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Three— The Oahu Strike Begins: Honolulu: 1919–1920
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The Rice Riots of 1918

In the latter half of 1917, in response to rising prices, demands for wage increases were heard once again in the Hawaiian sugar plantations. In 1918 a declaration demanding wage increases was issued by the joint youth organization on five plantations in the Hamakua area of the island of Hawaii. The consciousness of the young cane field workers was fired by the activities of mainland laborers roused by the Russian revo-


lution. Yet what made the greatest impact on these youths was the rice riots in their homeland.

During the wartime boom, prices in Japan rose and rice prices soared. The Terauchi cabinet proclaimed a policy of restraint on cornering the market, export prohibition, and control over rice imports, but the situation was out of control. Stockpiling of rice for the military in anticipation of the Siberian intervention caused the price of rice to rise even further. The rice riots began on August 3, the day after the Siberian intervention was announced. Fishermen's wives in the village of Uozu, Toyama prefecture, protested the shipment of rice out of the prefecture to Osaka. Protest demonstrations quickly spread throughout the country. The Honolulu Consulate General issued a notice that "due to the rice famine in Japan, imported Japanese rice should only be sold to Japanese." When he spoke to immigrant workers, Bunji Suzuki of the Yuaikai[*] was surprised to find that they were eating high-quality Japanese rice from Yamaguchi and Kumamoto prefectures. No matter how strained their budgets, they wanted Japanese rice on their tables. It was not surprising that they reacted with panic when they heard that the supply would be depleted two months after the consulate's warning.

In Hawaii the price of rice jumped to twice what it had been the previous year. When it was revealed that the four large trading companies with headquarters in Japan had been hoarding rice in Hawaii, rumors flew that the four shops were going to be "wrecked." Not only rice prices, but the prices of other indispensable imported Japanese foods—soy sauce, miso, dried fish, pickled ume plums, pickled daikon radishes—had risen sharply in the half year after Noboru Tsutsumi had arrived in Hawaii. One Japanese-language newspaper called for "the overthrow of the pickled daikon millionaires."

News of the rice riots had as much impact on the Japanese in Hawaii as the Russian revolution had on Japanese leftists like Sen Katayama in New York. A few, believing that revolution was afoot in Japan, immediately prepared to return home. The riots affected Japanese of all social classes. What finally brought together the Japanese laborers working in the cane fields was the impact of the protest by fishermen's wives and tenant farmers in Japan, who like themselves were at the bottom of society.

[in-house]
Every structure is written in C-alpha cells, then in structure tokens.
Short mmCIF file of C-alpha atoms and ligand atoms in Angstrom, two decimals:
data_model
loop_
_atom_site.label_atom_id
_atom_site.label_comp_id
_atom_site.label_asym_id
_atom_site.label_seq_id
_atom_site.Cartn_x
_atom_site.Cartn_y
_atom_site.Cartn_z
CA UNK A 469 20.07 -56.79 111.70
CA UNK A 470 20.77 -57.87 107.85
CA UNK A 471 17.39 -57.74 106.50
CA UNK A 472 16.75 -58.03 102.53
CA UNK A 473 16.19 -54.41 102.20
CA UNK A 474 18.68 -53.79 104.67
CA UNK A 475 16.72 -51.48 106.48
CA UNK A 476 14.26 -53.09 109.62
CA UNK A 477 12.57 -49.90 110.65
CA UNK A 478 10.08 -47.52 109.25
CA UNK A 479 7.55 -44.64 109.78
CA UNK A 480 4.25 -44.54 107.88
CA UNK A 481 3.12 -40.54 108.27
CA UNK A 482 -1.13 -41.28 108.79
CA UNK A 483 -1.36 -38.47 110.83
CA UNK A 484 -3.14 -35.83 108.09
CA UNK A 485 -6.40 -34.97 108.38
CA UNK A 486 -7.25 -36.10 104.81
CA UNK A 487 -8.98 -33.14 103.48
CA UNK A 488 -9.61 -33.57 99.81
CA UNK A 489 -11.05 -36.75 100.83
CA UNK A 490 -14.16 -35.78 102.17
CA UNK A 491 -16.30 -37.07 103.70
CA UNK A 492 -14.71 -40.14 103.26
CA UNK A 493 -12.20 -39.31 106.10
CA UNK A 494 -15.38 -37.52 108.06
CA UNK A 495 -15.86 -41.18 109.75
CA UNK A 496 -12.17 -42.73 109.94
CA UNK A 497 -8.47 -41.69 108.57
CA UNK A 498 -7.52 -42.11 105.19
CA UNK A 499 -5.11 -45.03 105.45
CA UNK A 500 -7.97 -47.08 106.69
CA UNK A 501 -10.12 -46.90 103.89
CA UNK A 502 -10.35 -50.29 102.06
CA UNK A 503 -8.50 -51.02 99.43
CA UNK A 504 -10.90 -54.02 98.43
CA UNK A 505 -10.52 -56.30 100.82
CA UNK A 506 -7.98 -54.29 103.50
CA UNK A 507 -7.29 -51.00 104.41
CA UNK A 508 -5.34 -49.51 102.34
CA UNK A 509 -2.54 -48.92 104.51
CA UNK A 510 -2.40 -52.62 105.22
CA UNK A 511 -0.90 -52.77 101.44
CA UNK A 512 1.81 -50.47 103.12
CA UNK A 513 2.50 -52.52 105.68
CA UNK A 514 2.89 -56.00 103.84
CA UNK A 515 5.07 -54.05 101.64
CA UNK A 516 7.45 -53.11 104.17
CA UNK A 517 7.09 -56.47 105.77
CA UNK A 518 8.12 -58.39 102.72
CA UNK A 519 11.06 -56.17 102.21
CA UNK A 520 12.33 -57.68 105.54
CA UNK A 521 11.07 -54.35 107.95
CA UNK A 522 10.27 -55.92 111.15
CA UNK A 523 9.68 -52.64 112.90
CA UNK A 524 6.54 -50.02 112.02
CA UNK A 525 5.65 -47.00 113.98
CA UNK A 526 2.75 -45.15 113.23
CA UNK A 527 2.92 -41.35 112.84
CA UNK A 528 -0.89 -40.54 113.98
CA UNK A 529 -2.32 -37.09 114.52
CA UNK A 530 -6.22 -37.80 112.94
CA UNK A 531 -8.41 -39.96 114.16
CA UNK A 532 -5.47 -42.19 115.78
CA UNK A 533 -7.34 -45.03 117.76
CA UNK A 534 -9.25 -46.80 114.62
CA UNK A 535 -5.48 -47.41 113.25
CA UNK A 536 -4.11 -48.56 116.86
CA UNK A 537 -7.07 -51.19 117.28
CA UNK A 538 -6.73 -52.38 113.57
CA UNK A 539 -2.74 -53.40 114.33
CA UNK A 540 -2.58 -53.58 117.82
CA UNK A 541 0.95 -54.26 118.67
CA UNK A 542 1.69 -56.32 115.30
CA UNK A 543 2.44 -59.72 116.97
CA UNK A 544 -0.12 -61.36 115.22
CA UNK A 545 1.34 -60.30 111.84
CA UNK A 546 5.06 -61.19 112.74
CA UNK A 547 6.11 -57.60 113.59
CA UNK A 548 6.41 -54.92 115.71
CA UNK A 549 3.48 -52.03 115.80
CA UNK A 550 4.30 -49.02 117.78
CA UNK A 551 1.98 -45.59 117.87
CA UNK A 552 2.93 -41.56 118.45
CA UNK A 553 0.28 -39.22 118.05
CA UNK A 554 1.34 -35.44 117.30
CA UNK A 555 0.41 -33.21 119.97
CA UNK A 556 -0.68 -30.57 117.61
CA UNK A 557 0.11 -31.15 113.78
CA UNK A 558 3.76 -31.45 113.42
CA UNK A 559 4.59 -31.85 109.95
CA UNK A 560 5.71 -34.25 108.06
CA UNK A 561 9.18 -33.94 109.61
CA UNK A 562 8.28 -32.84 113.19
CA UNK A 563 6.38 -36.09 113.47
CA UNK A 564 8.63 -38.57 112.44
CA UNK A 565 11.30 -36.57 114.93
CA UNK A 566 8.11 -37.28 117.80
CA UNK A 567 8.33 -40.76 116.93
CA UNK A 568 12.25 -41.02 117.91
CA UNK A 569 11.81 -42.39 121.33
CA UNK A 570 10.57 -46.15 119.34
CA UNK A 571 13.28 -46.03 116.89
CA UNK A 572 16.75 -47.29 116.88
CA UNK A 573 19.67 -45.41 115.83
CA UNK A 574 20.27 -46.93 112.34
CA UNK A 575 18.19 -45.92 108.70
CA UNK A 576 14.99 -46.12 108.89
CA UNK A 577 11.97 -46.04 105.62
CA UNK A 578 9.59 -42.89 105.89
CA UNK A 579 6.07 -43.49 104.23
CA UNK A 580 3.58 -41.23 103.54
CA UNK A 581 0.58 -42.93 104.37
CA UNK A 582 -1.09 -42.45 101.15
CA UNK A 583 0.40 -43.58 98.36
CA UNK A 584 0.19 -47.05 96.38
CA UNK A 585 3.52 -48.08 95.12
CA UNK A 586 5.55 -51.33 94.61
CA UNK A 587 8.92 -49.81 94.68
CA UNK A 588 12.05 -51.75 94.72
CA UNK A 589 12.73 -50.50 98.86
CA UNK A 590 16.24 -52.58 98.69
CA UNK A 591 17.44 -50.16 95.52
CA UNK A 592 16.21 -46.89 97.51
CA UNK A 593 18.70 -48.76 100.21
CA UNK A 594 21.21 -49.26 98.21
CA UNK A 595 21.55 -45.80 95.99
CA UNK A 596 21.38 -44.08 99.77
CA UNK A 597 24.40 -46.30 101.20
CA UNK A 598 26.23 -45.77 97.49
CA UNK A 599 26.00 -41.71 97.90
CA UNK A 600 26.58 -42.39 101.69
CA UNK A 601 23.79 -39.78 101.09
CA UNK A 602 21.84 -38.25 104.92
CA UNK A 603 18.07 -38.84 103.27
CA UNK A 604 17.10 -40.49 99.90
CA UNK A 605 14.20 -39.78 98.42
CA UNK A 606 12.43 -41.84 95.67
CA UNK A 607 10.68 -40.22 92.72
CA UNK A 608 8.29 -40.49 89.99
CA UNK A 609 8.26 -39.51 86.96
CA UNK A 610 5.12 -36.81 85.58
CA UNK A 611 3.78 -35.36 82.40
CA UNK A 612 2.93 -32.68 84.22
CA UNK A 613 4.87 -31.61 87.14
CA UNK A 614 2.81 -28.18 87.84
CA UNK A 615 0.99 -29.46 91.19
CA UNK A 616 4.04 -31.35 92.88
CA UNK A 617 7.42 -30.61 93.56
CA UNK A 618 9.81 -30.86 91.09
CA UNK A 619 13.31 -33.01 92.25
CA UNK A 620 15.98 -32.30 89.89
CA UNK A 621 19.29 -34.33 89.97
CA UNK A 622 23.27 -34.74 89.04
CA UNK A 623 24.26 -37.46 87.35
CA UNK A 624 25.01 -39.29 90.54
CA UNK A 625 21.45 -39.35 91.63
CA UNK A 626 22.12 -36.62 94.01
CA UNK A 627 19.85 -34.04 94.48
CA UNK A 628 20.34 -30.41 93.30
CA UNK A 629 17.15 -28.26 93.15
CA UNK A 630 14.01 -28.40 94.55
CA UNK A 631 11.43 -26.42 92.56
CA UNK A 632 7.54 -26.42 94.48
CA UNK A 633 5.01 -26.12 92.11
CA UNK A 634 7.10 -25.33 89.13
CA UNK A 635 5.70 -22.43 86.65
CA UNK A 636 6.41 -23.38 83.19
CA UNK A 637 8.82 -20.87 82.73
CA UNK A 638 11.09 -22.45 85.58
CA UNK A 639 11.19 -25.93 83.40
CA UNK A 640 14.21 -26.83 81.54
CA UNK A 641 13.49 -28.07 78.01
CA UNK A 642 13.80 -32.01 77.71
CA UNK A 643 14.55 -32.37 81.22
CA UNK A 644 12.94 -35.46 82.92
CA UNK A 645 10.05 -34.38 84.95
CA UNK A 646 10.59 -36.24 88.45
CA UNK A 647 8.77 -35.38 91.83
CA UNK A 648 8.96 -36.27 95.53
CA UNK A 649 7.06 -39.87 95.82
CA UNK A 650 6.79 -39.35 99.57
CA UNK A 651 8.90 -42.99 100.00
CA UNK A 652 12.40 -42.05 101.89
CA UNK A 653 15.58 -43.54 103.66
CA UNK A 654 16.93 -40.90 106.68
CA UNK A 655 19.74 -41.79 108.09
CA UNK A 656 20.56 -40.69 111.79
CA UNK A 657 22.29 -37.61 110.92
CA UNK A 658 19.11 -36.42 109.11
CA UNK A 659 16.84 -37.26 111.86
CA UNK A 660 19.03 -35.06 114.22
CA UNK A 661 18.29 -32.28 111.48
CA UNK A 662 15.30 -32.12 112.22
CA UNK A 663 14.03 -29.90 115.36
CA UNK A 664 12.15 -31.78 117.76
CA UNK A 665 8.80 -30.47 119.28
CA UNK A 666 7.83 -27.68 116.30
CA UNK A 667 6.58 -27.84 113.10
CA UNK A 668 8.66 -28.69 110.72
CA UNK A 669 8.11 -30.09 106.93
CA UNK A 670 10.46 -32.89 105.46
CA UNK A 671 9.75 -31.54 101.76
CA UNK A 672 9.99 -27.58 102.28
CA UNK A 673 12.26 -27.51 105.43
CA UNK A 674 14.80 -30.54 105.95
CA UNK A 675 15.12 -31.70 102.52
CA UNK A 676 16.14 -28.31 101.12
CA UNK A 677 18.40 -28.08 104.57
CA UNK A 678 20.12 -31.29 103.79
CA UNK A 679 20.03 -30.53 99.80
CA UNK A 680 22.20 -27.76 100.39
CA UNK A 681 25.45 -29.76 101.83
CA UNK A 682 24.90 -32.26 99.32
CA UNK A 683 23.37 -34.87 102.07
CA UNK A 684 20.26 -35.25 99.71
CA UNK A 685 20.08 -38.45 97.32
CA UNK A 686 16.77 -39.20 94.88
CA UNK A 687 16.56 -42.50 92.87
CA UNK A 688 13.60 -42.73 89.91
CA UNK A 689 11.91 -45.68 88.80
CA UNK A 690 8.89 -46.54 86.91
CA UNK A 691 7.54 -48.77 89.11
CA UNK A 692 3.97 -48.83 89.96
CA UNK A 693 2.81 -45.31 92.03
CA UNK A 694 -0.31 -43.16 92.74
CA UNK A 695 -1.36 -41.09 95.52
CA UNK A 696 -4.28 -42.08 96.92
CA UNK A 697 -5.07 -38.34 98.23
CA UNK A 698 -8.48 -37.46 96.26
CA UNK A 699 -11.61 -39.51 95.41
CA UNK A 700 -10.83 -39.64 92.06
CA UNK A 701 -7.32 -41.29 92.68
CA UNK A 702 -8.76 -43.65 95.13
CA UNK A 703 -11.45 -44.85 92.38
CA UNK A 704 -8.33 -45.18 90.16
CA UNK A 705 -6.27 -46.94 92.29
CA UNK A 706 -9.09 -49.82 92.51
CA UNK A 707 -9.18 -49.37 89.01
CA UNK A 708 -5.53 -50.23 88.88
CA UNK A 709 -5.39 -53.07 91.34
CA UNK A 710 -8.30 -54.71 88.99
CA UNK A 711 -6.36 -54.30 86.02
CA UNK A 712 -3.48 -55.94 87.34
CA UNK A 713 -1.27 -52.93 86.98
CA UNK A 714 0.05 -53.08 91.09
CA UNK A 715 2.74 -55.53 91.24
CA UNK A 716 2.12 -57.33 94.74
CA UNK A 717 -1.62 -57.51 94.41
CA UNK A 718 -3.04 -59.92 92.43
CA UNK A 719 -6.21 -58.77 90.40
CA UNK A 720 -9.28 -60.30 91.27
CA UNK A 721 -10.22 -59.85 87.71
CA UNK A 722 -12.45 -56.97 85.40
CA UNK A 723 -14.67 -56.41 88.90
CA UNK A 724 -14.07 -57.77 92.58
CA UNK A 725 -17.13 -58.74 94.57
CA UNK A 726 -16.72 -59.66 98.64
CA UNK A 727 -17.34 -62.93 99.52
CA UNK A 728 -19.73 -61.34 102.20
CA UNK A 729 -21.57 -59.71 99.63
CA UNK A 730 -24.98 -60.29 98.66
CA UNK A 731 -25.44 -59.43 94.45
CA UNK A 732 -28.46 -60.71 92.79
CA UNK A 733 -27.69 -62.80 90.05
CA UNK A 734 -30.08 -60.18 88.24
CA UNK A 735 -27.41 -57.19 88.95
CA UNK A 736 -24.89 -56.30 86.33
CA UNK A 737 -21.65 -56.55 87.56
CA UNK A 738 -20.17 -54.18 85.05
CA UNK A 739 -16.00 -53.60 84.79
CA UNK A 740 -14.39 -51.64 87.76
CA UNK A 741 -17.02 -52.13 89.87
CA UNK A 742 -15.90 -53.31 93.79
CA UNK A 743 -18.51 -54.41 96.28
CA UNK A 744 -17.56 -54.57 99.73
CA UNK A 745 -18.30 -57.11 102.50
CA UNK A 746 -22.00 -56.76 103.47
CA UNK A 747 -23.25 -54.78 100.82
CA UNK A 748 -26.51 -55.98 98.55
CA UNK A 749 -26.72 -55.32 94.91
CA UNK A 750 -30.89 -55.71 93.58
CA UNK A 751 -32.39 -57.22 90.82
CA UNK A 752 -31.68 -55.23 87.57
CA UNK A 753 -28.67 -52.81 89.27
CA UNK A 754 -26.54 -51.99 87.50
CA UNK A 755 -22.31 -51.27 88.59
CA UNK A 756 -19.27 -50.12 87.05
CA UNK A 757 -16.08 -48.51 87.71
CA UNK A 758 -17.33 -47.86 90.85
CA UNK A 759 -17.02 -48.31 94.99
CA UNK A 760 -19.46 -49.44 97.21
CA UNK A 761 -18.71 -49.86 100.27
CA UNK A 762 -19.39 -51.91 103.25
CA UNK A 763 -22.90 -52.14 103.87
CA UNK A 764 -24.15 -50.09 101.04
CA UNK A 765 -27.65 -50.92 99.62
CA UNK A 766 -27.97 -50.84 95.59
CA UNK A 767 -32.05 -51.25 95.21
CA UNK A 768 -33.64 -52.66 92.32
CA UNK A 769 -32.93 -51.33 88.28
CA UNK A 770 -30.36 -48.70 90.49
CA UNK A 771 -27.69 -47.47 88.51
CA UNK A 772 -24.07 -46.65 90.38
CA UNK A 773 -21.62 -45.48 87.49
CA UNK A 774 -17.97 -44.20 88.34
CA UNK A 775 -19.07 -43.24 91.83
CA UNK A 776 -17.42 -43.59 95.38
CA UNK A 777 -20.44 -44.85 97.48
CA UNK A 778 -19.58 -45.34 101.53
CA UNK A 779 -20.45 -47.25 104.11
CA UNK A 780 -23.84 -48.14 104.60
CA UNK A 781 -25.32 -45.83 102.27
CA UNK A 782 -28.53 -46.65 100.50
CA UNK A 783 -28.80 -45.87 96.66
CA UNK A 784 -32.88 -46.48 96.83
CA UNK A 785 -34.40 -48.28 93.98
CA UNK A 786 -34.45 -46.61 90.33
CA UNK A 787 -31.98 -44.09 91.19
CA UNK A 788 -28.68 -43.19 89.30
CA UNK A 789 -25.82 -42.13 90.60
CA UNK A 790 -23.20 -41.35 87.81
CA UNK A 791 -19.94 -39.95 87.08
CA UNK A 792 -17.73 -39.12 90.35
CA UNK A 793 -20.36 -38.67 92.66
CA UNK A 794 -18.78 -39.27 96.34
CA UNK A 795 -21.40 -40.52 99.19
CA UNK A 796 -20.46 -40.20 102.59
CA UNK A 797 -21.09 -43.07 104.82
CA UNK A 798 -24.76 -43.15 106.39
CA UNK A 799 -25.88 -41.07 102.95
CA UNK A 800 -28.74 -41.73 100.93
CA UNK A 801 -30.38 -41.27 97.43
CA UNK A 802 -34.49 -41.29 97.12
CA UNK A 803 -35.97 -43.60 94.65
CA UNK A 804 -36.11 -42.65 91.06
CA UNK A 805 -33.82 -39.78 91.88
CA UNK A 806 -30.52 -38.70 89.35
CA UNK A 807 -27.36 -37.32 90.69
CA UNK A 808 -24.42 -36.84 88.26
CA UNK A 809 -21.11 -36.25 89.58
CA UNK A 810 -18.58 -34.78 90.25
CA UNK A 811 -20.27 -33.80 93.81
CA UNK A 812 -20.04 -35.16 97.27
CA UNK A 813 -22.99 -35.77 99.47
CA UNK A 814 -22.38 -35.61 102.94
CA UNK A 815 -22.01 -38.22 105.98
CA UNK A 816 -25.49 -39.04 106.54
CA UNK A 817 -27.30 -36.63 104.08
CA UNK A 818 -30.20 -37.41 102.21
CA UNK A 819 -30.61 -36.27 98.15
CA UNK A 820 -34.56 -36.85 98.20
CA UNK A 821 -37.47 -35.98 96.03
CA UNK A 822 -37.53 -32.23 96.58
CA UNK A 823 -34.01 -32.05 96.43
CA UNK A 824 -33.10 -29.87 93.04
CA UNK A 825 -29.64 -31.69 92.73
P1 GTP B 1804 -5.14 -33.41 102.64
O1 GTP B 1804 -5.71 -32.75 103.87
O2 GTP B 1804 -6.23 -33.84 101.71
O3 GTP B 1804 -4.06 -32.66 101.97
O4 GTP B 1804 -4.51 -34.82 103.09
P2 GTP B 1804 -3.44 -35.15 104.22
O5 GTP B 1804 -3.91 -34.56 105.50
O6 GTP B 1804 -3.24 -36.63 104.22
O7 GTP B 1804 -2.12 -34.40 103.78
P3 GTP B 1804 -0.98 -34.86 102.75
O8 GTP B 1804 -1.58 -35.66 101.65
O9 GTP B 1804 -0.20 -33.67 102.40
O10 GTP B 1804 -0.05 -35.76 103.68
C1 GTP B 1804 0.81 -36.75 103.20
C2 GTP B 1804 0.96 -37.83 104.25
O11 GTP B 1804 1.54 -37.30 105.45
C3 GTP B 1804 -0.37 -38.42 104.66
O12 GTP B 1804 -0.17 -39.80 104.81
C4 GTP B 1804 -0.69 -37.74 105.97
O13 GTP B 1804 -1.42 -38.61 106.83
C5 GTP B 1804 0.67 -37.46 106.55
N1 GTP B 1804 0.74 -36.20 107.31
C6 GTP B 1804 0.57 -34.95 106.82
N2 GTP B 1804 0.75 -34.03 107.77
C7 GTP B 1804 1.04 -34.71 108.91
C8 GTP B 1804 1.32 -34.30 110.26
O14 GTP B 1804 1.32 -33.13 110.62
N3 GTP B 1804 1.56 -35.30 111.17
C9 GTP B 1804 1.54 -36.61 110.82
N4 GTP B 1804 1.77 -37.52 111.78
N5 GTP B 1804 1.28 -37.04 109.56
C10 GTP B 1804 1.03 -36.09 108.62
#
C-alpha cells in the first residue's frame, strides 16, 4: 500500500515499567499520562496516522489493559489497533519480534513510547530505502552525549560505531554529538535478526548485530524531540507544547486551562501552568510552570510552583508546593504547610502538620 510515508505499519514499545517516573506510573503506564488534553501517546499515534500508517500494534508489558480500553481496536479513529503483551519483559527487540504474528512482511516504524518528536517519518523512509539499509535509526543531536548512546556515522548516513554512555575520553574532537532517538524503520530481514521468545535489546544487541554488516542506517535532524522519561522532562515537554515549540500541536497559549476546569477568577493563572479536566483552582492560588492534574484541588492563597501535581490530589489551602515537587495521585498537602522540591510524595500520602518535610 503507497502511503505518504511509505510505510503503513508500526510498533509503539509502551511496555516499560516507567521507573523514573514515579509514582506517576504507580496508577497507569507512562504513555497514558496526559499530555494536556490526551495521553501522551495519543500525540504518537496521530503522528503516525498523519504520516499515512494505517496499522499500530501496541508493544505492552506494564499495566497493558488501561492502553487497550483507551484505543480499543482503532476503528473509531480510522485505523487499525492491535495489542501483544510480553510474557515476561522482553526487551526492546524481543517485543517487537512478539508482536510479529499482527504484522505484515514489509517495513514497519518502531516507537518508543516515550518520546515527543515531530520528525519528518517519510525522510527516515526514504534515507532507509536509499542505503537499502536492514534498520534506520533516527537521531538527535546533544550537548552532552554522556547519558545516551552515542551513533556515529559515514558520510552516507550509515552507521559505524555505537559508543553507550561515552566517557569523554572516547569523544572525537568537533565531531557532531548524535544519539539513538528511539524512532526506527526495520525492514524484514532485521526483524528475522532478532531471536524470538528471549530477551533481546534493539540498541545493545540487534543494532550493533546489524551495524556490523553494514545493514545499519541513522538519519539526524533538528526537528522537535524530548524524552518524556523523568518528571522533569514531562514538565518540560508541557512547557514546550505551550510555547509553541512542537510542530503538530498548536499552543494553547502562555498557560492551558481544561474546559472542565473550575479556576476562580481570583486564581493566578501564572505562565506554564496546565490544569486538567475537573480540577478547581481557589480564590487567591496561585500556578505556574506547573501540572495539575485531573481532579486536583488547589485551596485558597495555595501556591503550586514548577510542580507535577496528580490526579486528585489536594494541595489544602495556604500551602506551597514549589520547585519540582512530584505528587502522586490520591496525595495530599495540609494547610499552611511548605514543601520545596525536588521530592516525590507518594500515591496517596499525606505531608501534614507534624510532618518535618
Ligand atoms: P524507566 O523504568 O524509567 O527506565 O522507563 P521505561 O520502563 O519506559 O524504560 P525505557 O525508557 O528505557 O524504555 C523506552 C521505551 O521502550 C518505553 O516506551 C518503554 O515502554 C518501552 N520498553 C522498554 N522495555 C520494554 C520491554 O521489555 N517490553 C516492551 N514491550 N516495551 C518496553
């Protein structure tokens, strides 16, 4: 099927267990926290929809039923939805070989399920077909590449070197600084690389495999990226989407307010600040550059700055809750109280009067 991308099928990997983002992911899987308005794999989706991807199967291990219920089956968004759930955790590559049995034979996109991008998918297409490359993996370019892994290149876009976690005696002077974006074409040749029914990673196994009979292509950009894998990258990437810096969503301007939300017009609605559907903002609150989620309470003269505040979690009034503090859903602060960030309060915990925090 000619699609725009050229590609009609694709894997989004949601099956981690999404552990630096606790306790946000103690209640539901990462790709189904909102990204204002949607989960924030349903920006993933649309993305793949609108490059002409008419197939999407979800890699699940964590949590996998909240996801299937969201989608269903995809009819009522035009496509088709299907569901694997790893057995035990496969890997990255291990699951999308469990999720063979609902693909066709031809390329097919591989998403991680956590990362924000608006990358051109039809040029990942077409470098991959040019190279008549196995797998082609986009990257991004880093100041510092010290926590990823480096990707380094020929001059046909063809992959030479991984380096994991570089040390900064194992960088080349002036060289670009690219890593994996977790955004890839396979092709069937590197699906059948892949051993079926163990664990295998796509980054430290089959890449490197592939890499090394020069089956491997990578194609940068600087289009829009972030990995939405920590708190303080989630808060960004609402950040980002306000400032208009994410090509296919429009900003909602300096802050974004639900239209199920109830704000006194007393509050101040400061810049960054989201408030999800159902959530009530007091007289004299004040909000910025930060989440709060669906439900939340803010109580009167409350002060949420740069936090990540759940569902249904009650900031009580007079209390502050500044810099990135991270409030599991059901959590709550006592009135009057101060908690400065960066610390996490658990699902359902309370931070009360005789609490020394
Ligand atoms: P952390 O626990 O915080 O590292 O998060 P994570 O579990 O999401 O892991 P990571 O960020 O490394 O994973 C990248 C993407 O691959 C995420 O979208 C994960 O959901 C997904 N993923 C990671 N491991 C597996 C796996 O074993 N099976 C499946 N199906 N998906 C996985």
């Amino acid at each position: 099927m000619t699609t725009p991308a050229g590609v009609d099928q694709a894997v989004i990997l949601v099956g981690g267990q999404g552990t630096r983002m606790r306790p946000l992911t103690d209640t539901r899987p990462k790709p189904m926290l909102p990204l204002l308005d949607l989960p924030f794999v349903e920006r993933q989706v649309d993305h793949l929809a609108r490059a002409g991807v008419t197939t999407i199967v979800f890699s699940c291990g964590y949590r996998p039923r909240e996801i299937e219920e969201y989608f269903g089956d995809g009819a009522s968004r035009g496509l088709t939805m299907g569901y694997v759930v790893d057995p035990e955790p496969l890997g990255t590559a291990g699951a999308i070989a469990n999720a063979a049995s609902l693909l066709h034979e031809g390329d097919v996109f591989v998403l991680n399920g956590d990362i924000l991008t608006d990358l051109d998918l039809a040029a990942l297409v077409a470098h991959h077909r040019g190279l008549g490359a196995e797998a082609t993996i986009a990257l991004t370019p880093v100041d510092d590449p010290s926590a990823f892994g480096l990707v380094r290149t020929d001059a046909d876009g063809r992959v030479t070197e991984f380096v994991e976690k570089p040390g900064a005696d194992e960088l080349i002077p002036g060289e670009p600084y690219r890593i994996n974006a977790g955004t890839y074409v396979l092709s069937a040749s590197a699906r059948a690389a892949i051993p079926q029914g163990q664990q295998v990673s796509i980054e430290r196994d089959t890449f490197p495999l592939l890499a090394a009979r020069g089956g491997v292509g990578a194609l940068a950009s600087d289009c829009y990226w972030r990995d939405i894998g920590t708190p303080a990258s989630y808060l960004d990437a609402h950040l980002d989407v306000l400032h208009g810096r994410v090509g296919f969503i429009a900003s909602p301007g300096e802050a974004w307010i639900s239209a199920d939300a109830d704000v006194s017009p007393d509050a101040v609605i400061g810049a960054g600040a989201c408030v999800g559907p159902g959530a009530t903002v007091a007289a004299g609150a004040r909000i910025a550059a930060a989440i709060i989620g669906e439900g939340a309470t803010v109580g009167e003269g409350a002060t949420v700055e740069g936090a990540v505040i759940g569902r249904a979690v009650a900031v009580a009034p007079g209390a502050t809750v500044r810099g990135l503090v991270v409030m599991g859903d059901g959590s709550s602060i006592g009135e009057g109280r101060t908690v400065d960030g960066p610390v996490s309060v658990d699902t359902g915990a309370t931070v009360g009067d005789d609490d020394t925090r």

The time was ripe for action, but it was Noboru Tsutsumi who put the anxious feelings of the Japanese immigrant laborers into words and who encouraged them to organize. The cane field workers lived in camps on the plantations, bought items necessary for their daily lives from


the stores operated by the plantation companies, and deducted those charges from their wages. It was a life in which food, clothing, and shelter were all controlled by the company. Tsutsumi summarized the awakening consciousness of the workers: "When the company behaves in such an autocratic manner controlling production, livelihood, and society, the workers' spiritual life is never calm. This is because human beings have in themselves a constant desire for freedom. Even in the face of uncertainty, they do not like interference and restriction by others." The immigrants, he said, were about to "become self-aware of their position in society" under the stimulus of the "trends in the labor world."

Tsutsumi put words in the mouths of the workers:

To live in society as a human being. These times compel me to realize that I am a laborer. The sunlight of democracy shines and labor groups are blossoming. I'm the same as other human beings, so I would like to pluck the beautiful flowers of real society. . . . There were at least a few who realized this and many more who were about to come to this realization.